The Commissioners allowed for time on transits between steamers and railways; they assumed that the railways could operate at 30 miles per hour, which was 5 mph faster than the average at the time. They considered nine possible Irish ports: Cork, Long Island Sound, Berehaven, Crookhaven, Dunmanus Bay, Valentia, Galway and, in the Shannon Estuary, Foynes and Tarbert. Most of those had no rail connection to Dublin, but the Commissioners gave them the benefit of the doubt, assuming that a line would be built to wherever the packet station might be located.

The Commissioners took their job seriously. They circulated queries and received responses from 83 individuals and institutions including shipping firms, naval and coastguard officers, government departments, chambers of commerce, local politicians and officials. They interviewed 32 individuals and deputations, some of them more than once. They considered 36 items of “further documentary evidence” and 53 “further papers, reports &c” and wrote up the whole lot, including two plans (maps).

The Commissioners were not keen on using any port in the west of Ireland:

It appears, from the evidence of the majority of the naval officers to whom we have referred, that the navigation of the west coast of Ireland is dangerous, particularly in the winter. The coast from Mizen Head round to Galway Bay is, in nautical language, “steep-to”; there being 100 fathoms water at 18 to 29 miles off its outlying dangers. It is also subject to fogs and hazy weather, and to frequent heavy gales of wind blowing towards a lee-shore, with high Atlantic seas and very uncertain soundings.

Balancing the time to be saved on the transatlantic crossing and the “nautical qualifications” and resources of each port, the Commissioners said that the two best options were Foynes and Galway. However, the Commissioners did not think any Irish packet station would be a good idea:

We find no reason to conclude that the local and particular advantages resulting from the proposed measure would be so great, or the saving of time so important, as to counterbalance the large additional expense which would be entailed upon the Imperial Revenue, and the evils and inconvenience which would be inflicted on the great body of the mercantile and travelling portion of the community by removing the packets from the place where they were originally established, as being the focus of the commercial transactions of the United Kingdom with the North American continent.

None of the suggested locations for an Irish packet station would save more than 12 hours in a voyage of about 11 days, so the benefit to be gained for the mail service was small. But the principal problem was the effect on the passenger service (and the small amounts of high-value, low-bulk freight which could be sent by steamer). The steamer owners needed the income from both passengers and mails to make their operations pay, and the Irish proposal would have imposed great inconvenience on passengers. Instead of loading themselves and their luggage on the steamer in Liverpool, and unloading in Halifax or New York, passengers would have had to change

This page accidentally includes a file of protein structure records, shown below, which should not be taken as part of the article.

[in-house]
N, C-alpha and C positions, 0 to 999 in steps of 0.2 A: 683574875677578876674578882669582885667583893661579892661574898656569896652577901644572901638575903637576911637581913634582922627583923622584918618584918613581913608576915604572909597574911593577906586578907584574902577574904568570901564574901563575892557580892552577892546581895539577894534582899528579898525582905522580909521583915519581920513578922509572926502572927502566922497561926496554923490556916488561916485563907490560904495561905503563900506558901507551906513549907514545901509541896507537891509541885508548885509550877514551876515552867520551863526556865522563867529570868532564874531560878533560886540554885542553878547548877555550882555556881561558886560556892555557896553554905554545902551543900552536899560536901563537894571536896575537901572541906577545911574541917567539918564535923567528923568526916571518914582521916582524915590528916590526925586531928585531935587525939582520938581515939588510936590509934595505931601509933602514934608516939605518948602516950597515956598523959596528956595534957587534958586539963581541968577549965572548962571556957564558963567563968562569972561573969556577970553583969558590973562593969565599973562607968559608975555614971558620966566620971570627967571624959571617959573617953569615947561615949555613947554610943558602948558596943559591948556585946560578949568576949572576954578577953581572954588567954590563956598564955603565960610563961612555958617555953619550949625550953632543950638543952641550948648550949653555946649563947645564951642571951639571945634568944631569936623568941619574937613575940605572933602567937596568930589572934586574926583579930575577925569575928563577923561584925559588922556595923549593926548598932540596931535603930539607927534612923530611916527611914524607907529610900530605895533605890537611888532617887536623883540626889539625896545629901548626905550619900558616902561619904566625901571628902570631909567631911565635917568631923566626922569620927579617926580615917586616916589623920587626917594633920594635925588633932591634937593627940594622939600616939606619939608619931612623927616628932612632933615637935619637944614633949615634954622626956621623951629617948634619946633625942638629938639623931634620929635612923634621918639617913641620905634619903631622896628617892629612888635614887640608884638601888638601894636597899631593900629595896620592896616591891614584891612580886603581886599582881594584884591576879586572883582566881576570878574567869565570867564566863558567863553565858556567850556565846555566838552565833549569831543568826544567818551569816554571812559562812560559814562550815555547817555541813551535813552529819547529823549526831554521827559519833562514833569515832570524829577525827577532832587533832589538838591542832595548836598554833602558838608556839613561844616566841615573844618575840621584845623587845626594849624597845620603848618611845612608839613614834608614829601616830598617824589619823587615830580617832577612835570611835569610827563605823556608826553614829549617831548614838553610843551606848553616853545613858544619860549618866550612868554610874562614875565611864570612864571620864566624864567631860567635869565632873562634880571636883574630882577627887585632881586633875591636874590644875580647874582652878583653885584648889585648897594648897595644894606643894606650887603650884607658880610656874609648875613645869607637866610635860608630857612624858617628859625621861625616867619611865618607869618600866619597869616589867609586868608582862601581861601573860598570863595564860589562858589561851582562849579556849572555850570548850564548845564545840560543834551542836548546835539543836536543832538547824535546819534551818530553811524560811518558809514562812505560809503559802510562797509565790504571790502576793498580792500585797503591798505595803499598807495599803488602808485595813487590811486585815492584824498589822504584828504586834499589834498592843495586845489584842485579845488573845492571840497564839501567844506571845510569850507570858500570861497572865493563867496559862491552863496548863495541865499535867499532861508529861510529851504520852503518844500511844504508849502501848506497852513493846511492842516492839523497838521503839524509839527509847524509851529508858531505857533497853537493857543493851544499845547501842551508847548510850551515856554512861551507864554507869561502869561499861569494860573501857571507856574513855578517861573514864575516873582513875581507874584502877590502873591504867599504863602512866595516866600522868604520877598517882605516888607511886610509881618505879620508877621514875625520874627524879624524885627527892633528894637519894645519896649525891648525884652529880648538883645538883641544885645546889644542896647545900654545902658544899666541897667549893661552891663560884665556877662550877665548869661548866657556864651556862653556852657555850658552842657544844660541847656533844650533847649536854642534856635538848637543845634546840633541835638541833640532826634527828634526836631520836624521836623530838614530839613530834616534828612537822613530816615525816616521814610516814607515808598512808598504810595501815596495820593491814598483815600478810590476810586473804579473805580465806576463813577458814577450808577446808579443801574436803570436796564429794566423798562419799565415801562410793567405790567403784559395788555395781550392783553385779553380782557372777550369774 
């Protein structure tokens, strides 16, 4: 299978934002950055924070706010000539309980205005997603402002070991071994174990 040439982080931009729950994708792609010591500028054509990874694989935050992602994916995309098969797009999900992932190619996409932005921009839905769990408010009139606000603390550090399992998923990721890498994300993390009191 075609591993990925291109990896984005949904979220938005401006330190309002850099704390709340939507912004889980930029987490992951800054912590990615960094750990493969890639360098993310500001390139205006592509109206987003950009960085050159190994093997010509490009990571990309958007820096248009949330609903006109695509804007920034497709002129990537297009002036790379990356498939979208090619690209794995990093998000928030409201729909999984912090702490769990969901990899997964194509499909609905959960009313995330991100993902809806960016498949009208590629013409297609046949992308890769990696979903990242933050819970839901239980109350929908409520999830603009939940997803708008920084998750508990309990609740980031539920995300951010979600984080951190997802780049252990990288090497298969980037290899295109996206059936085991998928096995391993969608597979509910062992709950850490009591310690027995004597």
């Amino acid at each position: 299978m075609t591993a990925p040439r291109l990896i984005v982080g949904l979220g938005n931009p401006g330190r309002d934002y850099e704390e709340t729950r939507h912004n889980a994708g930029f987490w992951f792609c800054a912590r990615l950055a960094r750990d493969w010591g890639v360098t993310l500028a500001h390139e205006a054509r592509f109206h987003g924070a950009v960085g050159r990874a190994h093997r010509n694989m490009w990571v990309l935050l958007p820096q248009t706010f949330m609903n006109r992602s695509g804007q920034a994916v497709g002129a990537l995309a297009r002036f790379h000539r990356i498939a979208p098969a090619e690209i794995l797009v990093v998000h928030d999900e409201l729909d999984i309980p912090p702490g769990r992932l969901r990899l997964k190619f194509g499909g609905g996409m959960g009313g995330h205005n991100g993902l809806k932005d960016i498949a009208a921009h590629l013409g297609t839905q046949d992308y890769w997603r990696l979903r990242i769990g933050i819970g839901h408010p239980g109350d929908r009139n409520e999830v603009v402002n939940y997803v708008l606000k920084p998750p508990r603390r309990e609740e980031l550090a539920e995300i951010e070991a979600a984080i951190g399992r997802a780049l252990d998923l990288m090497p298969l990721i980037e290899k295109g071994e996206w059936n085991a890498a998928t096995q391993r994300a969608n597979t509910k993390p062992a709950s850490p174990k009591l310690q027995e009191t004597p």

• from steamer to railway at Kingstown
  • from railway to carriage in Dublin
  • from carriage to railway at Kingsbridge or Broadstone
  • from railway to carriage at or near the Irish packet station
  • possibly from carriage to a small steamer acting as tender
  • from tender to transatlantic steamer.

Apart from the inconvenience, the process would have introduced several opportunities for delays.

The Galway and Shannon ports Committee

The Commissioners, then, rejected both Foynes and Galway. But several people in Ireland rejected the Commissioners’ findings, mostly on grounds that were entirely irrelevant. There was a particularly colourful diatribe in the Galway Mercury, and Weekly Connaught Advertiser of 8 May 1852, which lauded Galway’s “glorious expanse of water, deep, and capacious and sheltered as it is, and pronounced by the most competent naval authorities to be one of the finest ports in the whole world”. The decision not to base the packet station there was “a fair specimen of Saxon justice to Ireland”: basing the packet station in Galway would “have the effect, in the course of a few years, of destroying in a great measure the commercial pre-eminence of that country [England, rather than Great Britain or the United Kingdom, it seems], and transferring much of its wealth and its greatness to this island which it hates so cordially, and which for six centuries it has ceased not to plunder and oppress”.